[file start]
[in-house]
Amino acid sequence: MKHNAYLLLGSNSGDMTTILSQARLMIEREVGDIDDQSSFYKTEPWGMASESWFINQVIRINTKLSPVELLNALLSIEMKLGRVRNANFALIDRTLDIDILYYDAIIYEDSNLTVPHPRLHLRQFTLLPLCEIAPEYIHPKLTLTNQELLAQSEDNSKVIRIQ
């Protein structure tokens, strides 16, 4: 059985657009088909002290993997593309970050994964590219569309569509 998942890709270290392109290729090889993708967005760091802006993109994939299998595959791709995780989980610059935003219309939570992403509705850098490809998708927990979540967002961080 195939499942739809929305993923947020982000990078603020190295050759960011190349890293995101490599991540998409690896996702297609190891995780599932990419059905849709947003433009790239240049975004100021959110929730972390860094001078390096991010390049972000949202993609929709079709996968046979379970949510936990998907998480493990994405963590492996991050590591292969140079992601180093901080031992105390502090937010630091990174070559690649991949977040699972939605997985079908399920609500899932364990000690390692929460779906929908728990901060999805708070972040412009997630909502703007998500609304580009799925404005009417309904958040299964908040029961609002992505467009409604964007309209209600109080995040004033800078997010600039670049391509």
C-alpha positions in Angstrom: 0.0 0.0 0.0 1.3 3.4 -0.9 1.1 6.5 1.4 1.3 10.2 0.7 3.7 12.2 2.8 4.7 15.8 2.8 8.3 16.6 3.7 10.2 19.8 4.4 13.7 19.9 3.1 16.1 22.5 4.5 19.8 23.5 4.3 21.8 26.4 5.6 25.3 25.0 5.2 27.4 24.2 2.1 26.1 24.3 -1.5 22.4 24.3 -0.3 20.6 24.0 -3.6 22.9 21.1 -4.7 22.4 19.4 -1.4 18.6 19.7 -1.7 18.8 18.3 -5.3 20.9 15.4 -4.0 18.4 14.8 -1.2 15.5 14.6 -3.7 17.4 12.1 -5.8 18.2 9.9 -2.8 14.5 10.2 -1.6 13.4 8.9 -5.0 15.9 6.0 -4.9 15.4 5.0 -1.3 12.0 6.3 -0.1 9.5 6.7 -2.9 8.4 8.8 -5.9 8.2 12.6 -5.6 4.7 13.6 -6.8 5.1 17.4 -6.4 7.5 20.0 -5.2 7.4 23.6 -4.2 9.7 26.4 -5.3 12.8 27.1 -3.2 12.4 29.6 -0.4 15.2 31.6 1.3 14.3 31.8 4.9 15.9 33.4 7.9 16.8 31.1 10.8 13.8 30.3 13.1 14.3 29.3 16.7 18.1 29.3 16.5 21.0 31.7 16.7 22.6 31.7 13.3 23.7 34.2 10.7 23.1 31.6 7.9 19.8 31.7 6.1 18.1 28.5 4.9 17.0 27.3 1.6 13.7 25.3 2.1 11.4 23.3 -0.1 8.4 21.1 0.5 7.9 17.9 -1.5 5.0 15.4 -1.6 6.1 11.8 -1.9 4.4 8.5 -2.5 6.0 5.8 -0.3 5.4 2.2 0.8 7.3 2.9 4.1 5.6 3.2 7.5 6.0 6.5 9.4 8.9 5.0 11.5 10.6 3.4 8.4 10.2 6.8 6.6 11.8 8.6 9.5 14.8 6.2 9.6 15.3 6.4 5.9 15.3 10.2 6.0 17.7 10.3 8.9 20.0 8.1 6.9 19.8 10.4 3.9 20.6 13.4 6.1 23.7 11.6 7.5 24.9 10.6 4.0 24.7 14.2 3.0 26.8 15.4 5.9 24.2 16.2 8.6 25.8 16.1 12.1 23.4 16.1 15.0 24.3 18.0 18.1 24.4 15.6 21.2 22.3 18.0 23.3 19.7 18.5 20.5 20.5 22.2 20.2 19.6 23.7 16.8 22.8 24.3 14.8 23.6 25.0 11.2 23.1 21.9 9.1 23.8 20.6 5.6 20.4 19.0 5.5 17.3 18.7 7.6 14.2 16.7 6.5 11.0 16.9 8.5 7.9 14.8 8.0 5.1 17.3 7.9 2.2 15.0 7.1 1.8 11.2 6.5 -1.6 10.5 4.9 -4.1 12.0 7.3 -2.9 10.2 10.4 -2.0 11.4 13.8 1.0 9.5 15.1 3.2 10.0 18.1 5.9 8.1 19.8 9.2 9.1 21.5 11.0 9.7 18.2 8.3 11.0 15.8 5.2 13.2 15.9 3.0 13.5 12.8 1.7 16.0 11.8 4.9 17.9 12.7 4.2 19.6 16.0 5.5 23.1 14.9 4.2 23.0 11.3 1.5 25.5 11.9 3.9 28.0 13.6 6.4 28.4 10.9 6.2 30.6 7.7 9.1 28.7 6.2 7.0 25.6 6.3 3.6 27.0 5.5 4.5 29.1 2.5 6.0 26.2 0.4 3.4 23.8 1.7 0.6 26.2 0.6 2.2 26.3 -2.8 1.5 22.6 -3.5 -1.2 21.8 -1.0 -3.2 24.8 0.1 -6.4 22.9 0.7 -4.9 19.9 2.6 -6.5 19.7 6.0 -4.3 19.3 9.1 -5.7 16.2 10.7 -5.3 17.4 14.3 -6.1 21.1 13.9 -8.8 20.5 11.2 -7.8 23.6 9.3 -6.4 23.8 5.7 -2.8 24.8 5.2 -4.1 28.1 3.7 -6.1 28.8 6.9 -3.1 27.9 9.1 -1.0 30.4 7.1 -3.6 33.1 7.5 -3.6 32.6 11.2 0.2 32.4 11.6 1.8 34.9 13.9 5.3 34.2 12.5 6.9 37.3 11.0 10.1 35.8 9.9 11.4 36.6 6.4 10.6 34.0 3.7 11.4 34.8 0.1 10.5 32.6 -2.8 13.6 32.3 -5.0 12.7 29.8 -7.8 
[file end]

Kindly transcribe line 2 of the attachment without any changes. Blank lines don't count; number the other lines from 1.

Amino acid sequence: MKHNAYLLLGSNSGDMTTILSQARLMIEREVGDIDDQSSFYKTEPWGMASESWFINQVIRINTKLSPVELLNALLSIEMKLGRVRNANFALIDRTLDIDILYYDAIIYEDSNLTVPHPRLHLRQFTLLPLCEIAPEYIHPKLTLTNQELLAQSEDNSKVIRIQ